She explains, “I loved it -- the Miami code-switching, jumping back and forth between languages in the same sentence and using blended words, just added to the joy of speaking Spanish on a daily basis.”

Starting A career Teaching at Seattle Central College

Parque GuellAfter moving to Seattle, she taught a few sections of French and Spanish 101 and 102 at Seattle Central Community College (as it was called then), for the academic credit-based side of the college. Though she enjoyed the younger students, she preferred teaching through Continuing Education.

“Adult education is my home.” She explained, “Adults who choose to show up for an evening class on top of all their other responsibilities get my respect. The desire to learn and the ability to use education to improve their lives and the lives of others means adults bring a whole lot to the party.”

Leon Nica veteran of Nicaraguan RevolutionJessica loved the freedom Continuing Education gave her to build a program and use a methodology she had come to embrace called The Natural Approach plus the technique of Total Physical Response. She explained, “This method mimics the way we all learn our mother tongue by physically doing the actions and interacting with objects and other people. Plus, it's just a lot more fun to teach this way.”

Q: Jessica, what's the benefit in learning additional languages?

“U.S. studies have shown that children who speak a second language do better in English and in school generally. But above and beyond academics, knowing another language and being familiar with another culture enriches our lives in ways we cannot totally imagine. I believe it helps us be more empathetic, increases brain function, teaches us how to get along in challenging situations, think on our feet and survive!"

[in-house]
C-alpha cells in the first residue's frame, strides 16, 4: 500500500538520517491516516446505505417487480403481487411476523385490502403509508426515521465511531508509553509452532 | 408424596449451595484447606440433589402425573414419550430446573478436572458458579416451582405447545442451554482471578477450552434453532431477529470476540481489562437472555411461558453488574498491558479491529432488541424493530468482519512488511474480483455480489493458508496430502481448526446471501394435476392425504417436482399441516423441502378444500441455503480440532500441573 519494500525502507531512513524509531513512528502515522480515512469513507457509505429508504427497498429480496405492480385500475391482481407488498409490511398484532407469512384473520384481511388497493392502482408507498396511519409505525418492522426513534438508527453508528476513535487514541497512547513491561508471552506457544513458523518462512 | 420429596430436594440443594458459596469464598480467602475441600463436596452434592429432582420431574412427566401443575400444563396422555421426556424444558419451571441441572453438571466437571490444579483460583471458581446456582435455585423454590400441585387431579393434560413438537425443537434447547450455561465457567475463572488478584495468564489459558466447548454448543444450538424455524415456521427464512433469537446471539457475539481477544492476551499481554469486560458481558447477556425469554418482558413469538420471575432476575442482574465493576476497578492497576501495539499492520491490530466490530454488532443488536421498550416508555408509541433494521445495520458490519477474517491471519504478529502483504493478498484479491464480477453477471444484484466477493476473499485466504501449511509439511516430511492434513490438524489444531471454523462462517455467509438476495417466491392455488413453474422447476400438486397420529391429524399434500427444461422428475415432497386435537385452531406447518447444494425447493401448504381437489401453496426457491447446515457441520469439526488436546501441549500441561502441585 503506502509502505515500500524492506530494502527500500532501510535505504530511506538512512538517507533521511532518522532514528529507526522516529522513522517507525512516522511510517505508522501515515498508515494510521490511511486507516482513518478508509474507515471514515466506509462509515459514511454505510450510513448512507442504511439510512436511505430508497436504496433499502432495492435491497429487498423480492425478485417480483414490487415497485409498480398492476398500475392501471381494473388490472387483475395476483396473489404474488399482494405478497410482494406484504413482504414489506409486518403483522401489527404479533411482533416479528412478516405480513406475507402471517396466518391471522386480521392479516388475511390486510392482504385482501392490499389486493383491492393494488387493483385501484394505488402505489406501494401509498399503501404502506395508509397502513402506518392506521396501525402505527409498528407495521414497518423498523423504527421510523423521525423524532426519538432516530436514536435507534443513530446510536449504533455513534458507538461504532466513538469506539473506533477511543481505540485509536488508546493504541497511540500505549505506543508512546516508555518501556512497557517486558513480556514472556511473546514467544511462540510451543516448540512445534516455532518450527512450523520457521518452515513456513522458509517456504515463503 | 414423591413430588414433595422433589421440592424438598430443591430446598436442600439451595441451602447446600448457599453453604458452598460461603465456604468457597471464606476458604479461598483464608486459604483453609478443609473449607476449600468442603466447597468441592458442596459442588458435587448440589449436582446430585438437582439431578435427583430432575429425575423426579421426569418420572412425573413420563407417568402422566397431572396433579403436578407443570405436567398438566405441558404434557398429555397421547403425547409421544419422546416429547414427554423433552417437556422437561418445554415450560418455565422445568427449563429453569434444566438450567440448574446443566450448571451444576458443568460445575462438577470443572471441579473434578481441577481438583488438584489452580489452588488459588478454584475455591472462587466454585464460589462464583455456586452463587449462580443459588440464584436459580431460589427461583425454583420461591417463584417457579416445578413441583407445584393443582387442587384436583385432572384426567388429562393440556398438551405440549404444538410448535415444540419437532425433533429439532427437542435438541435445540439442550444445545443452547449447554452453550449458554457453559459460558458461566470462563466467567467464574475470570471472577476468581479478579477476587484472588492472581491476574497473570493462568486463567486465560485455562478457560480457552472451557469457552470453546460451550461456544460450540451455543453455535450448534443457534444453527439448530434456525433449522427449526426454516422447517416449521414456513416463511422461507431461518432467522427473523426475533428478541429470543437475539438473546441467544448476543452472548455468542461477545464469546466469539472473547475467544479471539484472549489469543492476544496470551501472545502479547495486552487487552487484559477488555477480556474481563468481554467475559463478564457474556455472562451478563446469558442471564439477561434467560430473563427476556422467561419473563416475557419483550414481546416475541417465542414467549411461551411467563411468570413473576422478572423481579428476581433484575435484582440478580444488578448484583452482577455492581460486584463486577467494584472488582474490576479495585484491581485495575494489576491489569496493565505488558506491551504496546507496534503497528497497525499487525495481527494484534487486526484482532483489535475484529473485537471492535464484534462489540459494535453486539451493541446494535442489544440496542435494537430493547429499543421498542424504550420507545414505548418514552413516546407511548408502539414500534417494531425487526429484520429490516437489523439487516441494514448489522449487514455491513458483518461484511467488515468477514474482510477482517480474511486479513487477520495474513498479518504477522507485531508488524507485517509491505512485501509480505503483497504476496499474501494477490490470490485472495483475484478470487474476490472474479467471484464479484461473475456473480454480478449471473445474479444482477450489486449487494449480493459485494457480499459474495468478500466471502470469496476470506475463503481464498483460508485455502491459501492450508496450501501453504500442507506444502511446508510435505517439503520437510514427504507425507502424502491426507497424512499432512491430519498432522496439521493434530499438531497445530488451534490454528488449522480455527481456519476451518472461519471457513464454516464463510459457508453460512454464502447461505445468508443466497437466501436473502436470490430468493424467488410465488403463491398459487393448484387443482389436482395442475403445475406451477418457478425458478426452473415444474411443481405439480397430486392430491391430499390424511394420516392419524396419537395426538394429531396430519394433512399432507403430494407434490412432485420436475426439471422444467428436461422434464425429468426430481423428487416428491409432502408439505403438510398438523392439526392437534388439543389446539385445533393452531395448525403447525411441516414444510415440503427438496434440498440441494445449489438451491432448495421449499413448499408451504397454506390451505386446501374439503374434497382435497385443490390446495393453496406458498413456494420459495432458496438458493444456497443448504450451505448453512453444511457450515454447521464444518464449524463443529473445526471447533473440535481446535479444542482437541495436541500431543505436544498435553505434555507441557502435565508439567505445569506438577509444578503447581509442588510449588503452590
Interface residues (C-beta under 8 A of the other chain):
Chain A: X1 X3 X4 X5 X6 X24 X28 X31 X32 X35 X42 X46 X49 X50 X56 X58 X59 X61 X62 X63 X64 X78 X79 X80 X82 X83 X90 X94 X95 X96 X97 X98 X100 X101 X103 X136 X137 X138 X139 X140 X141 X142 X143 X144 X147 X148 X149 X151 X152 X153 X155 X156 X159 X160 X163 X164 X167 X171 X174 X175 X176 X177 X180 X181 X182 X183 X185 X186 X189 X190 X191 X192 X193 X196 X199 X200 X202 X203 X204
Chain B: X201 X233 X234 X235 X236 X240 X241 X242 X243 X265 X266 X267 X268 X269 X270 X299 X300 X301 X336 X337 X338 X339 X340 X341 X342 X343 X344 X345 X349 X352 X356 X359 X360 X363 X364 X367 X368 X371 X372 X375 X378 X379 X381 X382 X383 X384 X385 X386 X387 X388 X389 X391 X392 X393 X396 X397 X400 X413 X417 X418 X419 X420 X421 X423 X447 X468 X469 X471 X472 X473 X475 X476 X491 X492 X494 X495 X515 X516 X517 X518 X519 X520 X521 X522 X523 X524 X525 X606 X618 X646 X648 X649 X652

Q: What has been most rewarding in your teaching career?

2015 reunion“Without a doubt, my students! From my time as a high school teacher to the recent three decades I've taught at SCC, my students have been a huge source of joy to me. They have taught me a lot."

One of the coolest things I remember is when one of my former students came back from a stint in Central America where he taught English in an elementary school. He stopped by my class and just started speaking to me in Spanish. From one day to the next it seemed to me, he went from speaking in halting phrases to speaking in full, flowing sentences, like magic!

But the other cool thing was that he had used a lot of the activities, silly games and live-action stories I use in my classes with his ESL students and they loved it. That made me very happy.